• MN ABE Connect
  • Archive
  • At the Beginning & At a Distance: ESL Teachers at Lower Levels Share Virtual Teaching Wisdom
At the Beginning & At a Distance: ESL Teachers at Lower Levels Share Virtual Teaching Wisdom

At the Beginning & At a Distance: ESL Teachers at Lower Levels Share Virtual Teaching Wisdom

Literacy and Beginning Level ESL teachers are finding creative ways to continue to deliver high-quality instruction to their learners from a distance! On May 29, 2020, a trio of beginning level teachers ESL shared their approaches to distance education in an ATLAS webinar attended by participants from as far away as Australia!

Each of these teachers approaches instruction using different virtual platforms and instructional methods.

  • Amy from Minneapolis works with her beginning level learners using a combination of WhatsApp and Zoom to build strong connections and reach learners using a familiar communication tool.
  • Mary Lou from Indianapolis records phonics videos for her learners that follow the same routines they used during in-person classes, and utilizes a wonderful group of volunteers to carry out bi-weekly, one-on-one virtual reading sessions with learners.
  • Miriam from Robbinsdale uses Literacy Readers from Bow Valley College as the basis for highly interactive Zoom classes that cater to a multilevel class of beginning and literacy level learners.

If you missed the webinar, it’s not too late to learn from their wisdom! Keep reading to discover each of the panelists’ top take-aways gained from recent hands-on experiences delivering virtual instruction, as well as a link to the recording and a list of resources shared by both panelists and participants.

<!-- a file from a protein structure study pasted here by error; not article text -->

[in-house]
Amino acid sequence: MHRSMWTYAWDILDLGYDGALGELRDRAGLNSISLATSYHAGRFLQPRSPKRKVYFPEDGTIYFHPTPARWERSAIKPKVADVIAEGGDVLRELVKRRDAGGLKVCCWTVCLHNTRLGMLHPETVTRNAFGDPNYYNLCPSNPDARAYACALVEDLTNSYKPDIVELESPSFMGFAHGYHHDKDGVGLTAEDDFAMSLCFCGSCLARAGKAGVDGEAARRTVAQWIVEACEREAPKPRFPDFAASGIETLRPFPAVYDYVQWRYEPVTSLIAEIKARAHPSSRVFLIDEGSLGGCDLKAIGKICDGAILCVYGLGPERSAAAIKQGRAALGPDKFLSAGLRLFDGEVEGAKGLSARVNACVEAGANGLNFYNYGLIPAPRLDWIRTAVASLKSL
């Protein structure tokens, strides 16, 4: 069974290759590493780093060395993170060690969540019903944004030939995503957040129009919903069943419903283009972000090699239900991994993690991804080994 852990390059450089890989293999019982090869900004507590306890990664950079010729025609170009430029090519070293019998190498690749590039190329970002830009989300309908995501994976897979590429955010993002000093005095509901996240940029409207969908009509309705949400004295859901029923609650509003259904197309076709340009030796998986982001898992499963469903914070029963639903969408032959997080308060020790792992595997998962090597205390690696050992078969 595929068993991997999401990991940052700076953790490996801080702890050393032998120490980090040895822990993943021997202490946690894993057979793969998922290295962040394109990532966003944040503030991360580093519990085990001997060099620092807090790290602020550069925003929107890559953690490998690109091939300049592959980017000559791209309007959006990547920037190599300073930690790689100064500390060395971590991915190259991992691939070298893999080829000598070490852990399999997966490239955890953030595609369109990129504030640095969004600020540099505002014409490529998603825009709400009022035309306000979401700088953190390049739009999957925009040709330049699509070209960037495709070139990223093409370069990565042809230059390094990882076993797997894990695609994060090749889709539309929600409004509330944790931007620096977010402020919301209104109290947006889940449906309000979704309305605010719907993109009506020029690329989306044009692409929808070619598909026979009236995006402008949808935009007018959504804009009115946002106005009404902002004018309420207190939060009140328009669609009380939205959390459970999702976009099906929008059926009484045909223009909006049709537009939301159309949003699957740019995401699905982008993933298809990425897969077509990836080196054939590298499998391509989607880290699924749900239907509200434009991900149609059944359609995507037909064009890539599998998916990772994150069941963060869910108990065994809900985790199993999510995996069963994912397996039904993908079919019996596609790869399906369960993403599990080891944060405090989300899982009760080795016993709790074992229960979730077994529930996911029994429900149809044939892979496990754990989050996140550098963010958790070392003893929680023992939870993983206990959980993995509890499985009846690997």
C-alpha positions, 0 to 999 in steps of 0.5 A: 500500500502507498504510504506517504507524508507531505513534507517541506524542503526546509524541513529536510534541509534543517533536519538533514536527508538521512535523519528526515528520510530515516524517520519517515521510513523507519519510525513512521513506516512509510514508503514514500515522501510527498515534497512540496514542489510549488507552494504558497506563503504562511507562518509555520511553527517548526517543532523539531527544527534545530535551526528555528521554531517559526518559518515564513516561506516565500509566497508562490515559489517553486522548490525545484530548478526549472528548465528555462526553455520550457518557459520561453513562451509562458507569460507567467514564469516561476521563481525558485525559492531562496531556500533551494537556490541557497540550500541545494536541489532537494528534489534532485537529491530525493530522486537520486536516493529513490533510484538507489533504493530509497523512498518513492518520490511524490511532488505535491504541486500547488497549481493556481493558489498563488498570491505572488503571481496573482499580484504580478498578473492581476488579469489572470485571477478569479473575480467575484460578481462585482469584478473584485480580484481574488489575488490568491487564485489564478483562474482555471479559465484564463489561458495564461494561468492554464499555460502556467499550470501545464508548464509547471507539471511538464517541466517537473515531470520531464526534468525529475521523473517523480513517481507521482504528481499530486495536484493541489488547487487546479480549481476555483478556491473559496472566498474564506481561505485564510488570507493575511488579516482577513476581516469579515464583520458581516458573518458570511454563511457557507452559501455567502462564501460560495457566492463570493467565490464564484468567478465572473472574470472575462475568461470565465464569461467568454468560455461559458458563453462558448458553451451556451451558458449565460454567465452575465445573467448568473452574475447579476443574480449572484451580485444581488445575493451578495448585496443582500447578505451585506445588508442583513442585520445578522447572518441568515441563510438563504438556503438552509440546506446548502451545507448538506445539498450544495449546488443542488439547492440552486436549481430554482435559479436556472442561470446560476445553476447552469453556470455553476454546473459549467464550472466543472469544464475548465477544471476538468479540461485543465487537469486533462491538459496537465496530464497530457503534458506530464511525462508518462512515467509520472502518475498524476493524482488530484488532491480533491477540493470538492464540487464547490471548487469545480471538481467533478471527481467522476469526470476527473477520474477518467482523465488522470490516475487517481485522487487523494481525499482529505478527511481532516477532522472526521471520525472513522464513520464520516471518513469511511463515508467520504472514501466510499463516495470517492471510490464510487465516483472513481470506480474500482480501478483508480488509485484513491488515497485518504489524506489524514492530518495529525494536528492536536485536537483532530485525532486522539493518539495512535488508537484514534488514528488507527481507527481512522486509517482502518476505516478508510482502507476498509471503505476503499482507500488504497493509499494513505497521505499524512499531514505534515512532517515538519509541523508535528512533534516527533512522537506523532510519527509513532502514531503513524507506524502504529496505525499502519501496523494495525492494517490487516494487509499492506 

Amy Van Steenwyk

Cedar Riverside Adult Education Collaborative, Minneapolis MN

  • Don’t let yourself and your learners get overwhelmed by trying to do too much at once; master one class-wide activity at a time.
  • Get to know family members who are helping by name. They are a valuable part of virtual instruction!
  • This is a great opportunity to bring back learners who may have had to leave class for a variety of reasons; reach out to include former students.
  • Meet students where they’re at.

Mary Lou Cox

MSD Washington Township Adult Education, Indianapolis IN

  • Keep routines that you had previously; for example, I’ve continued my daily phonics instruction with a combination of videos and phone calls.
  • Utilize volunteers: lower level learners benefit from one-on-one time instruction that can be delivered with volunteers.
  • Incorporate a personal touch; I found that when I include photos from students, volunteers and my life in the lessons, the engagement level is much higher.
  • Yes this is challenging! Keep an open mind, and maintain flexibility with schedules, platforms and content.

Miriam Bosveld

Adult Academic Program Robbinsdale Schools, Robbinsdale MN

  • Don’t overwhelm your students with texts! I would love to delete every text I’ve sent to my students (passwords, website link, zoom links, etc.)and start fresh.
  • Enlist family members to help students access Zoom. There are a lot of teenagers and college students home right now who are happy to help.
  • Use curriculum that is not dependent on daily attendance at Zoom.
  • Have some part of your Zoom class be a time for individual help, individual conversation, etc.
  • If you have a multi-level class, use volunteers in breakout rooms to provide targeted instruction.

Want to learn more? Check out this online resource repository that includes the recording of the entire webinar, links to the panelists’ slides, and additional links to resources for teaching beginning and literacy level learners: https://tinyurl.com/y9ewejnh

And don’t forget about ATLAS’s extensive ESL Resource Library! Find materials and resources for teaching low literacy adult ESL learners here.

Andrea Echelberger, ESL Training Coordinator Literacy Minnesota